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At 17 and a half minutes into the movie, Ferrari, criminal overlord and owner of the Blue Parrot, remarks to Rick that “isolationism is no longer a practical policy.” That line may as well have been spoken to the entire country. Rick and Sam, his friend and piano player, are the only Americans in Casablanca, and as such, represent the United States. The staff and clientele at his club come from everywhere: Carl is an anti-Nazi German, Sascha is Russian, Emil and Yvonne are French, Abdul is Moroccan, Berger is Norwegian, and so on. In that sense, the café is a microcosm of Europe. (In real life, many of the supporting actors are European war refugees who had escaped the actual Nazis—including the astonishingly good actor who plays the Gestapo’s Major Strasser, Conrad Veidt, who fled his native country with his Jewish wife when Hitler came to power.)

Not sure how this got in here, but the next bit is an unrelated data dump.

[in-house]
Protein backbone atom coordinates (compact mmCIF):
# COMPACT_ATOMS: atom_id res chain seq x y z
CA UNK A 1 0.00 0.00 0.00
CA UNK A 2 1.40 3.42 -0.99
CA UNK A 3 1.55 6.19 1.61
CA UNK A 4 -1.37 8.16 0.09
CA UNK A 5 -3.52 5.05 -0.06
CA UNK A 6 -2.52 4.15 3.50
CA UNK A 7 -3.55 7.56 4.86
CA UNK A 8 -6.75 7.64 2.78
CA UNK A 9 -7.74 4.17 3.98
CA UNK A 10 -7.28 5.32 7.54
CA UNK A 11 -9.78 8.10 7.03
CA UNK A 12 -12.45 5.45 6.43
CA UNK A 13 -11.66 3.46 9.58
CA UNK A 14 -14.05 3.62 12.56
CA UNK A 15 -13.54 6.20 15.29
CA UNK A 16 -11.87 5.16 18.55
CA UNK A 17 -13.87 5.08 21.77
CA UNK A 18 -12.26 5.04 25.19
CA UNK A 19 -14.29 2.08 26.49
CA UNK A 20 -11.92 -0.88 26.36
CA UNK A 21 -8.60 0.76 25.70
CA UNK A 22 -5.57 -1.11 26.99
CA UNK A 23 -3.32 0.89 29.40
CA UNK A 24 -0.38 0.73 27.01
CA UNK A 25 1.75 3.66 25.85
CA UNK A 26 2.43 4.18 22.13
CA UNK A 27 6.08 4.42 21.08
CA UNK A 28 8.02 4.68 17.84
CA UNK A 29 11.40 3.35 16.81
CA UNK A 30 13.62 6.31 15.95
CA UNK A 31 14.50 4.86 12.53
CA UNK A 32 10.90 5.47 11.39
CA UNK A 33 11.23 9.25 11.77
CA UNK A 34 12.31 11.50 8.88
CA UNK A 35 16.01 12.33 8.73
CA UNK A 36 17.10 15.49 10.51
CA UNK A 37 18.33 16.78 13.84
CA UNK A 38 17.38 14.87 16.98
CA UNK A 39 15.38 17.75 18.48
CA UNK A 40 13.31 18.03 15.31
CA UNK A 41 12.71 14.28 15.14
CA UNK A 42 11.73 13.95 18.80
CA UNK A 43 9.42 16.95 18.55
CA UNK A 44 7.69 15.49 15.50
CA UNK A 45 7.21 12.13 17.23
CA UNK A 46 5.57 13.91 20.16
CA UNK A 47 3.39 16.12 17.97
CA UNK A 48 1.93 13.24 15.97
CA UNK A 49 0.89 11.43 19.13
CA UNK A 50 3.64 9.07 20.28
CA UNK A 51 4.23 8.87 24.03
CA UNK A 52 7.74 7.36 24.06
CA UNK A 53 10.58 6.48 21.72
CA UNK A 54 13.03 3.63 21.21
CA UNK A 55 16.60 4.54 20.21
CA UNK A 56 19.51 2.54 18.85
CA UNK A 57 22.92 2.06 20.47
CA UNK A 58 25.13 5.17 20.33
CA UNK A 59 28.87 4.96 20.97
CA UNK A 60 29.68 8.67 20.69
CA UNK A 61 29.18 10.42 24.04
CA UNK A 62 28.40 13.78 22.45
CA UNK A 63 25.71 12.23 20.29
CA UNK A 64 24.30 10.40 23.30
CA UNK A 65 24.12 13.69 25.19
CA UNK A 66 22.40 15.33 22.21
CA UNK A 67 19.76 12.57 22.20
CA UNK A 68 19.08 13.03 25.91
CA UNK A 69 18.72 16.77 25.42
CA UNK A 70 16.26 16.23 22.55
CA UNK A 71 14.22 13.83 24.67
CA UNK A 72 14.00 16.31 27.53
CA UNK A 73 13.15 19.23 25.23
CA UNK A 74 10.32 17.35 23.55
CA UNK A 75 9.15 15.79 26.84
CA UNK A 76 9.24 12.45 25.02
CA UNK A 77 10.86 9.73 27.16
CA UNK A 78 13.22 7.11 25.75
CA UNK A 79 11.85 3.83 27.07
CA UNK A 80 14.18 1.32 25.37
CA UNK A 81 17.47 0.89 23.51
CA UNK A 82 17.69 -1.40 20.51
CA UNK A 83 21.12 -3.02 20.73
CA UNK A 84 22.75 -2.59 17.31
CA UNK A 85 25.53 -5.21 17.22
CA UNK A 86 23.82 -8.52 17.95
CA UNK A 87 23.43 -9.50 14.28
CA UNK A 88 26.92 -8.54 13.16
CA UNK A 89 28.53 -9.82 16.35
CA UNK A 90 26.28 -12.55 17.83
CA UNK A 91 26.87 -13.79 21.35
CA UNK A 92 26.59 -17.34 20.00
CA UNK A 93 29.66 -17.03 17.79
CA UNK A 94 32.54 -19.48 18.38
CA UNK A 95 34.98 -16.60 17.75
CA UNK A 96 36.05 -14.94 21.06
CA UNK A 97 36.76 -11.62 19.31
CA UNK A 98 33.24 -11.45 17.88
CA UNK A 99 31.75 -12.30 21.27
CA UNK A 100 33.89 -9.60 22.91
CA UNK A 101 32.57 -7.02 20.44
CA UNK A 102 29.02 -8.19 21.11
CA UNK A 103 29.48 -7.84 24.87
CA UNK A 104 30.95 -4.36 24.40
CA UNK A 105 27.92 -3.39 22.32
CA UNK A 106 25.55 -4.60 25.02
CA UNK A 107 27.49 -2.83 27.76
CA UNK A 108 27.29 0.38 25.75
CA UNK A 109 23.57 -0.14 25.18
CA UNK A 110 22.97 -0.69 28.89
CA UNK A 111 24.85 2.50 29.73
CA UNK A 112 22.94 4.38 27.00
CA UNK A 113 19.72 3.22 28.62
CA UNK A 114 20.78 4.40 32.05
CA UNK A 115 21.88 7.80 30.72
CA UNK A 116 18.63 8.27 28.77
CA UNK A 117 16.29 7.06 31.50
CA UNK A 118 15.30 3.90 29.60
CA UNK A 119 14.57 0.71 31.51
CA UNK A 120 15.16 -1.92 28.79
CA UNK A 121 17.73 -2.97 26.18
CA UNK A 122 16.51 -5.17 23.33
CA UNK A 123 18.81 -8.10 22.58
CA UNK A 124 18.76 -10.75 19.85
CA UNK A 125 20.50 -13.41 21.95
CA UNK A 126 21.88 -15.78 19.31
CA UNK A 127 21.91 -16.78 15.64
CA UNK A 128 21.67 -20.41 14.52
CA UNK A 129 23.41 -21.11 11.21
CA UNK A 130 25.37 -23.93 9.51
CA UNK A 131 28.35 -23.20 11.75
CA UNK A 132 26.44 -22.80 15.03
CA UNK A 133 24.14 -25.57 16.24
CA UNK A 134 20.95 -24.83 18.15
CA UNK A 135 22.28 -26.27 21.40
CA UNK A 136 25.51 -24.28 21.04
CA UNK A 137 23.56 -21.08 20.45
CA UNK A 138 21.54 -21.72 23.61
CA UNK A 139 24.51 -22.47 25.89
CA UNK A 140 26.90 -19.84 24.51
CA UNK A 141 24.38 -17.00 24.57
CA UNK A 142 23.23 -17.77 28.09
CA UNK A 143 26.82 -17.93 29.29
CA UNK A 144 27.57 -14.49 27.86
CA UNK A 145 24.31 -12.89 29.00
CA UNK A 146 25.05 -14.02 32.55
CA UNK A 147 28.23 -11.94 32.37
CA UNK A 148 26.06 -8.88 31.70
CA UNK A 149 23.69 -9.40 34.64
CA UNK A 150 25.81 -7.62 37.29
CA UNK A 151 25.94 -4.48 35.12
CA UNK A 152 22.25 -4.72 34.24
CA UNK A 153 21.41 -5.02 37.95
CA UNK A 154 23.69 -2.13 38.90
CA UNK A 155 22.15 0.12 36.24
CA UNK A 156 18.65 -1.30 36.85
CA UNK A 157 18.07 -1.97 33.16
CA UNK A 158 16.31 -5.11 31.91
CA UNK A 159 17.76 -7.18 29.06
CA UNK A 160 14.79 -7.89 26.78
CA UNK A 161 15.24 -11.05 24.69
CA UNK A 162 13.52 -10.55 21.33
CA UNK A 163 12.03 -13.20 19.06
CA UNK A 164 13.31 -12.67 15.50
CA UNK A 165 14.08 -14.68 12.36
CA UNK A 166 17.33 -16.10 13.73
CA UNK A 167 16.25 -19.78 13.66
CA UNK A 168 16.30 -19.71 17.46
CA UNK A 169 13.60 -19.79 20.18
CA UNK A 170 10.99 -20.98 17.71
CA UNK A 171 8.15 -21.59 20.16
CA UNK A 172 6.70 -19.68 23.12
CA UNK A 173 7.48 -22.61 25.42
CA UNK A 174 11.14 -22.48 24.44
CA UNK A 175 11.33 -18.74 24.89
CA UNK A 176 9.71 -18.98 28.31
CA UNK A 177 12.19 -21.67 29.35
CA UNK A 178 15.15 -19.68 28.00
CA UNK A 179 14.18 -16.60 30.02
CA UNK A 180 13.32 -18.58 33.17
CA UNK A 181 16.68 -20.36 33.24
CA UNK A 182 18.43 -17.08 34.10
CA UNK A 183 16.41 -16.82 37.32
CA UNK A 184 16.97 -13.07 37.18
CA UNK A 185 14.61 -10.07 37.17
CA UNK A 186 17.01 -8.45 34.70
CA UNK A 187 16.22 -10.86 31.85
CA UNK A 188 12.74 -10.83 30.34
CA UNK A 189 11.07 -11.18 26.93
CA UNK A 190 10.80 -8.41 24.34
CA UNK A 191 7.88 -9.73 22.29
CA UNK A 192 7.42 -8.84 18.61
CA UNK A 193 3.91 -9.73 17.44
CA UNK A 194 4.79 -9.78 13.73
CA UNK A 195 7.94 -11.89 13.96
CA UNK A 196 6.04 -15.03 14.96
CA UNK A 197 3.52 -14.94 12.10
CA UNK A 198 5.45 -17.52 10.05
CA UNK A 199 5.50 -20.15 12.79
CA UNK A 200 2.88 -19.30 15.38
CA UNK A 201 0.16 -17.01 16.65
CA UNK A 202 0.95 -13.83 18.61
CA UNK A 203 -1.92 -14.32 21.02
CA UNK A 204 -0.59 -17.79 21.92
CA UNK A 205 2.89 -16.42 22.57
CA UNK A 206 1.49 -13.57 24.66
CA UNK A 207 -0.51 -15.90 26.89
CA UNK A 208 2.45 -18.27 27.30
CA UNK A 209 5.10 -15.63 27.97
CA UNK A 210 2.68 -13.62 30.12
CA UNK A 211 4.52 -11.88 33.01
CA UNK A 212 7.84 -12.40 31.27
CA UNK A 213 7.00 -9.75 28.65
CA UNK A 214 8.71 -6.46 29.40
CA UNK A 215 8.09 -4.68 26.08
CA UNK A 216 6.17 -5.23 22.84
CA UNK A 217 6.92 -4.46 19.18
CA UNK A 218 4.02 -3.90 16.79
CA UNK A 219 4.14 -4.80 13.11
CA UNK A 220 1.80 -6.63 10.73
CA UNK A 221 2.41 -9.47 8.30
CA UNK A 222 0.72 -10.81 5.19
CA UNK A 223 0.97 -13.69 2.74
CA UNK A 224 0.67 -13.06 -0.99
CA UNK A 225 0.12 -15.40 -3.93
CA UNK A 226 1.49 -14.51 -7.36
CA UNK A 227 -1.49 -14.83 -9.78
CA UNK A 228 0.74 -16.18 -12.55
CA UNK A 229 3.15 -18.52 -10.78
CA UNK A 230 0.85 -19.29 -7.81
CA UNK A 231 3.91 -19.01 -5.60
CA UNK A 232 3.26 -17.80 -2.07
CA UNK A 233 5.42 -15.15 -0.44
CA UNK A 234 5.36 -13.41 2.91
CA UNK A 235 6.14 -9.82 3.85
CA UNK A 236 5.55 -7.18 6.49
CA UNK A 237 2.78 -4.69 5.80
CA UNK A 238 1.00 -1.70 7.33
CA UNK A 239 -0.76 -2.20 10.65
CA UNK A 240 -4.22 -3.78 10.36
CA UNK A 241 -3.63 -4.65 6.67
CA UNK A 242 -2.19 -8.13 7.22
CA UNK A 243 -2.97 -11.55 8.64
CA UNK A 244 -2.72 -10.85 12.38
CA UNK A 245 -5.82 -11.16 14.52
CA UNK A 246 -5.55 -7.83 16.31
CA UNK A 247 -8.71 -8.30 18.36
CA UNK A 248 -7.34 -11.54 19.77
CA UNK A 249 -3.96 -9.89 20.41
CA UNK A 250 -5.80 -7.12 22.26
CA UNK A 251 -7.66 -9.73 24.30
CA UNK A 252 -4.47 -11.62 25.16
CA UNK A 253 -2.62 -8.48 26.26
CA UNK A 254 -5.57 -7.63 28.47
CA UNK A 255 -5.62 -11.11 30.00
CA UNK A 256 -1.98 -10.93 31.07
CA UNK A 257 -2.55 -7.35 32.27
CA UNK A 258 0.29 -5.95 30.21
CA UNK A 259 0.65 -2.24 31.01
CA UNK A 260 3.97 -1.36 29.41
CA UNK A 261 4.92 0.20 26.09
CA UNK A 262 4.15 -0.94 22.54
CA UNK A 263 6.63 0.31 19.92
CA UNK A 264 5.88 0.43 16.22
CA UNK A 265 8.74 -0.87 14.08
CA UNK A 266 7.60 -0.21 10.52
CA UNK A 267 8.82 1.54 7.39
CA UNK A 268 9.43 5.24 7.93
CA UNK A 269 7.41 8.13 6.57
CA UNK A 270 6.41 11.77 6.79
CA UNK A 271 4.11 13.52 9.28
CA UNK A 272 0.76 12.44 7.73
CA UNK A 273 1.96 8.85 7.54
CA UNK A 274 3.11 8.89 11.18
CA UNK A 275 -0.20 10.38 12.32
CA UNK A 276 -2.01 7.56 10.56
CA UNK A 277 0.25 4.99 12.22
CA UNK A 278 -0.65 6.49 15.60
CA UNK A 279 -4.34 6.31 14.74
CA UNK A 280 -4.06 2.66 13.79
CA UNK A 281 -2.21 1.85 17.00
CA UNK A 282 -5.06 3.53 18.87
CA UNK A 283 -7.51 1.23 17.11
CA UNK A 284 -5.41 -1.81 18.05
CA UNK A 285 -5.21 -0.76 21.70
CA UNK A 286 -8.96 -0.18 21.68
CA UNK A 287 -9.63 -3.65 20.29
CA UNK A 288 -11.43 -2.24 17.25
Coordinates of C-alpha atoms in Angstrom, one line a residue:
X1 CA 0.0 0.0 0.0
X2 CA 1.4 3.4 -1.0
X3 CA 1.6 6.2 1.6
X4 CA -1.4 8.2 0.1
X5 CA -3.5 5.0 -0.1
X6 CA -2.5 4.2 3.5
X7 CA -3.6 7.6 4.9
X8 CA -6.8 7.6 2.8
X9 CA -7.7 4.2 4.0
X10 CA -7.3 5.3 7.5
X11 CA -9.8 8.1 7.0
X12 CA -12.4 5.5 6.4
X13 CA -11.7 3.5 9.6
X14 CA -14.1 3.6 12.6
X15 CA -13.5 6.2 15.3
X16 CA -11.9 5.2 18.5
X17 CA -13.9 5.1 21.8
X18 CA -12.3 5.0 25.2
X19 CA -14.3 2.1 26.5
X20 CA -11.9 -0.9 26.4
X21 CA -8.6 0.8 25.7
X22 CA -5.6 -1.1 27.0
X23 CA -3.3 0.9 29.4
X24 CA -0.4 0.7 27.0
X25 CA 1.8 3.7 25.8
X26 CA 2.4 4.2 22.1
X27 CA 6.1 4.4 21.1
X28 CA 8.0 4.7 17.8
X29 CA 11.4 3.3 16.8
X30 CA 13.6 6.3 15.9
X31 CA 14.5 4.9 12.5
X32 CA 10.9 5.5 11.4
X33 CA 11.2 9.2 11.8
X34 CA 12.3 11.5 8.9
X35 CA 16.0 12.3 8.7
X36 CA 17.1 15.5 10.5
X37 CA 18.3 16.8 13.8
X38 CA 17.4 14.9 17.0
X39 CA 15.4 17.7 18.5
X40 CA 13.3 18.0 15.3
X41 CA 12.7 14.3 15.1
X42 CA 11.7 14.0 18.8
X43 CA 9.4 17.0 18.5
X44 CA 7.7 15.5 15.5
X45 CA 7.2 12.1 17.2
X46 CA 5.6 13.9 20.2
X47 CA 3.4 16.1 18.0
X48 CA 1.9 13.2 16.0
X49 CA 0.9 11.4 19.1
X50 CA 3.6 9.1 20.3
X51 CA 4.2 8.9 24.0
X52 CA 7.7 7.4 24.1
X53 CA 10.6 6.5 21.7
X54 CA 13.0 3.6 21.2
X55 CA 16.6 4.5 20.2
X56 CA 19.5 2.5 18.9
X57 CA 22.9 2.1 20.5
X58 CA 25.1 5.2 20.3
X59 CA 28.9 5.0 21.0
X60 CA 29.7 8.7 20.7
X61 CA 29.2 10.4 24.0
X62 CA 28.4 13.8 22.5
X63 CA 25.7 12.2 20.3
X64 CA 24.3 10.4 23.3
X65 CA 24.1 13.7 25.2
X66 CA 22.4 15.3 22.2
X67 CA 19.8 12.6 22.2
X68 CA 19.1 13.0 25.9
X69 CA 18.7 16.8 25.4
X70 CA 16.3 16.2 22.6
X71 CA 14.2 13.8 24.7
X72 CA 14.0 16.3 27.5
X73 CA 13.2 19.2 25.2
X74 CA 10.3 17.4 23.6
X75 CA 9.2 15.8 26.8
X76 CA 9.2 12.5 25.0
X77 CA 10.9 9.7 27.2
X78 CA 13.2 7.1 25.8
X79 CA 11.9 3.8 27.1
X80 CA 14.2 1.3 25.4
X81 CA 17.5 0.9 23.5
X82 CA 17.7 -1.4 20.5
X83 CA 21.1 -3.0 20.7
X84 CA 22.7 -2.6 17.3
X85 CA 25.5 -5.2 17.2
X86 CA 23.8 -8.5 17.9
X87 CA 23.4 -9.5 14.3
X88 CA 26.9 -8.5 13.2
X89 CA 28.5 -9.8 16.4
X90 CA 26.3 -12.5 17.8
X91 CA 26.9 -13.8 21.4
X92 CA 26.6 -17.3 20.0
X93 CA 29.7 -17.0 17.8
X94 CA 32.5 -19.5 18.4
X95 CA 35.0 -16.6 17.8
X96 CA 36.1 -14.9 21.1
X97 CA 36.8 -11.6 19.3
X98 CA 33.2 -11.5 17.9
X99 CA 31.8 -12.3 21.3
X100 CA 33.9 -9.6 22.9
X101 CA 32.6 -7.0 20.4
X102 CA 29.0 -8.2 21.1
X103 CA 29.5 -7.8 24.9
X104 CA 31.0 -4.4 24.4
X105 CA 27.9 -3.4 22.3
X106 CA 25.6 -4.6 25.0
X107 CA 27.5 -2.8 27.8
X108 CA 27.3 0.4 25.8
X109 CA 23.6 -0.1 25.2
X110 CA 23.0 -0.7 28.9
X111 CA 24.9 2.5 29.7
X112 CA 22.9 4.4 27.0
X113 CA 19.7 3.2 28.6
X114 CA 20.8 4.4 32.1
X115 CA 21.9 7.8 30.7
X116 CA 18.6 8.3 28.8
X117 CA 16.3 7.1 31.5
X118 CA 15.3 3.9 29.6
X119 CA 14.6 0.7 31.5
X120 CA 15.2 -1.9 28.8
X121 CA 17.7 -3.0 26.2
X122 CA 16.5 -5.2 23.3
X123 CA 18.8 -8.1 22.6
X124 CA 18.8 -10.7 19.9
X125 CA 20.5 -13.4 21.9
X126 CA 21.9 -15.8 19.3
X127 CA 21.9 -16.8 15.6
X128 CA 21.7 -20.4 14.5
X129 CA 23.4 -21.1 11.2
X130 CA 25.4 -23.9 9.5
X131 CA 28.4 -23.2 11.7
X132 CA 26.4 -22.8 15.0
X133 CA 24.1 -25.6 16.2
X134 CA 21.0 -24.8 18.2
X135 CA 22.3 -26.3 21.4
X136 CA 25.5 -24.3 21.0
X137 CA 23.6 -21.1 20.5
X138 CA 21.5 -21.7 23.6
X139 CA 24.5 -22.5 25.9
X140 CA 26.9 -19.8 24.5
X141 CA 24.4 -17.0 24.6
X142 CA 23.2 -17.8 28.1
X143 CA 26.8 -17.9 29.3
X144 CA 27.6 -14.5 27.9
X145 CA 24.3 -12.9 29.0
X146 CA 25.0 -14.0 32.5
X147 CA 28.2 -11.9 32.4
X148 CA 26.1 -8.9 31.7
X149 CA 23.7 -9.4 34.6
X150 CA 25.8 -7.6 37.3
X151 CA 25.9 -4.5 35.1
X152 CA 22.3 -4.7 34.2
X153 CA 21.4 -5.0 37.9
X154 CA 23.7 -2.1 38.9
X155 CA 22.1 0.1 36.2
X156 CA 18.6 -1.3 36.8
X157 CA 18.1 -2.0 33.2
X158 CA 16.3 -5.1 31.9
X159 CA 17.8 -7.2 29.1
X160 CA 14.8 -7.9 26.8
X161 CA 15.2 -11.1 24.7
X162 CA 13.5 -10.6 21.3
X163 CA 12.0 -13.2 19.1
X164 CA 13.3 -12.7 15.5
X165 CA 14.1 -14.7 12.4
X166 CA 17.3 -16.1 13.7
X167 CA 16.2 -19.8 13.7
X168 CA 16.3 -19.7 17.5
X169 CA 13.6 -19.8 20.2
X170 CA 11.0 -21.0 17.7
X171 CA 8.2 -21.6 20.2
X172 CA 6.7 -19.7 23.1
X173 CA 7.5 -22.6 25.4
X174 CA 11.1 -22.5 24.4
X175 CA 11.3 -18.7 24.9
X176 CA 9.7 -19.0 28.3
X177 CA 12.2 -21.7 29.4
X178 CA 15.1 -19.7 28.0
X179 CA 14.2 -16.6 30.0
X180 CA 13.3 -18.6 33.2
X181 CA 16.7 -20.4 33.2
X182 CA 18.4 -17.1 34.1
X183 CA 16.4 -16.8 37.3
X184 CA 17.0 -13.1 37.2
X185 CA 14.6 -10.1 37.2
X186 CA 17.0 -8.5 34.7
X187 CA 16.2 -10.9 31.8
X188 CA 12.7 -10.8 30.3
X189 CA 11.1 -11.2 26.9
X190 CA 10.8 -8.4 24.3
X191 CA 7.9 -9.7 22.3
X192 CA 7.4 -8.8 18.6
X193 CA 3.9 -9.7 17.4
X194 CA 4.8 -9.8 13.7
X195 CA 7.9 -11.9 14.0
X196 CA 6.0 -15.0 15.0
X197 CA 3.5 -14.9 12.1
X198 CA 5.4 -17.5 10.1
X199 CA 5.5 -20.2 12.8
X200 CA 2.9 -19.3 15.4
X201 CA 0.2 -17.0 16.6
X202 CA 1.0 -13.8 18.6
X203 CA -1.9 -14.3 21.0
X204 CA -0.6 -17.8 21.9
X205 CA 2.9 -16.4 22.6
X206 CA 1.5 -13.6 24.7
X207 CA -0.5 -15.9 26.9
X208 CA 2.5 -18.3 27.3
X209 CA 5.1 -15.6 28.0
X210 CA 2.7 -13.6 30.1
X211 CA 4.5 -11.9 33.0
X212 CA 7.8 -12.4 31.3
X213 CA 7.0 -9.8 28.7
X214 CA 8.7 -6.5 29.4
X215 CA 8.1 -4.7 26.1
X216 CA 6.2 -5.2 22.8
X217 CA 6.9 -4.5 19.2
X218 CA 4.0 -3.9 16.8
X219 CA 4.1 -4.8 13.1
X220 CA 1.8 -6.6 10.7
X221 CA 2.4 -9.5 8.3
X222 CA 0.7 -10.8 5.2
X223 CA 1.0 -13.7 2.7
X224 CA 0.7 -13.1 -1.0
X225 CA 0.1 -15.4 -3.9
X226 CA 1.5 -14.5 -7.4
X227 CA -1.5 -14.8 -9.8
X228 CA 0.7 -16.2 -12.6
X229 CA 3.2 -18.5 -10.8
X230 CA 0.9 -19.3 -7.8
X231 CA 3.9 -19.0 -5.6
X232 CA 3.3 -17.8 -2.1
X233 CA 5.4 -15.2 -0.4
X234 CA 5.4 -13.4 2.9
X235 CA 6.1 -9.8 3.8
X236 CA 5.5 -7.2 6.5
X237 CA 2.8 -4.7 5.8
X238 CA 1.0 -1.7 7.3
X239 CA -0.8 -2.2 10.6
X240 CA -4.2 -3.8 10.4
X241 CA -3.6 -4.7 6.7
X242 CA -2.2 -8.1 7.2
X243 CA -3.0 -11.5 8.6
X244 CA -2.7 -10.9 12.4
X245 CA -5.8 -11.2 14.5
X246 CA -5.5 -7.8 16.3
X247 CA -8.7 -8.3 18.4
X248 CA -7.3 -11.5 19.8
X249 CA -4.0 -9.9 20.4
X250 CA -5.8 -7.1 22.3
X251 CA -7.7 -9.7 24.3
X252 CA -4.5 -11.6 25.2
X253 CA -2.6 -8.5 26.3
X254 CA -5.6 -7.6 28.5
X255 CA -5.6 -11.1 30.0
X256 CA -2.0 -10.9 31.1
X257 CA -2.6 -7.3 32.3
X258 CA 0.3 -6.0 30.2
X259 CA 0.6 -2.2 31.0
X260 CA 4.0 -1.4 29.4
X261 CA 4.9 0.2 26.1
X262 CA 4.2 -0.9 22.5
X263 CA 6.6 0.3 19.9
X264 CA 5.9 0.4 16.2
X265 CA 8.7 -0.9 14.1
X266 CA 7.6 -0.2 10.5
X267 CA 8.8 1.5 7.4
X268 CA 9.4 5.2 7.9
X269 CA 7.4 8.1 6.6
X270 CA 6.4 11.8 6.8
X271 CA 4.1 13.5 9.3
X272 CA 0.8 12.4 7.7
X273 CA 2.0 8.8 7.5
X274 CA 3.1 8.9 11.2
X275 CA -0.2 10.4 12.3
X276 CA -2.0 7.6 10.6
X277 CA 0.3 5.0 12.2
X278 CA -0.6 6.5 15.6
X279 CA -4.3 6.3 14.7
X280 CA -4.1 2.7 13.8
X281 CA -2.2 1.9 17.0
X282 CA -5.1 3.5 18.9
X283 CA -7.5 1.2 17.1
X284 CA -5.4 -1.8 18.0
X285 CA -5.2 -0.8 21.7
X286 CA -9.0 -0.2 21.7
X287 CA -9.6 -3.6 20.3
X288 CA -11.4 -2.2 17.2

It is no accident that the action in Casablanca takes place over three days in early December, 1941—just before Pearl Harbor. Rick, like the U.S. in the late fall of 1941, preferred to remain neutral. But ultimately, like the U.S., he is drawn into the fight—and his presence ultimately helps the good guys prevail.

Perhaps the film’s most rousing scene is when the orchestra, with its brass instruments, overpowers the Germans singing patriotic songs at the piano, with a stirring rendition of “La Marseillaise,” the French national anthem. In 1992, I chalked it up to Hollywood schlock; now, I recognize the scene’s awesome power: music becomes the field of battle. Even Yvonne, last seen flirting with a handsome Nazi, is moved to tears:

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But the film is not all doom and gloom. Casablanca rewards us with sharp dialogue and genuinely funny moments. When Victor Laszlo arrives at Rick’s, he orders drinks, only to have his orders upgraded and put on someone else’s tab, which annoys him; it’s a running joke that he can’t pay for his own drink. Carl’s aside with the couple practicing their English before leaving for America is comic gold. And as Captain Renault, Claude Reins drops one-liner after one-liner, in a remarkably modern performance—not least of which the famous “I’m shocked, shocked” scene.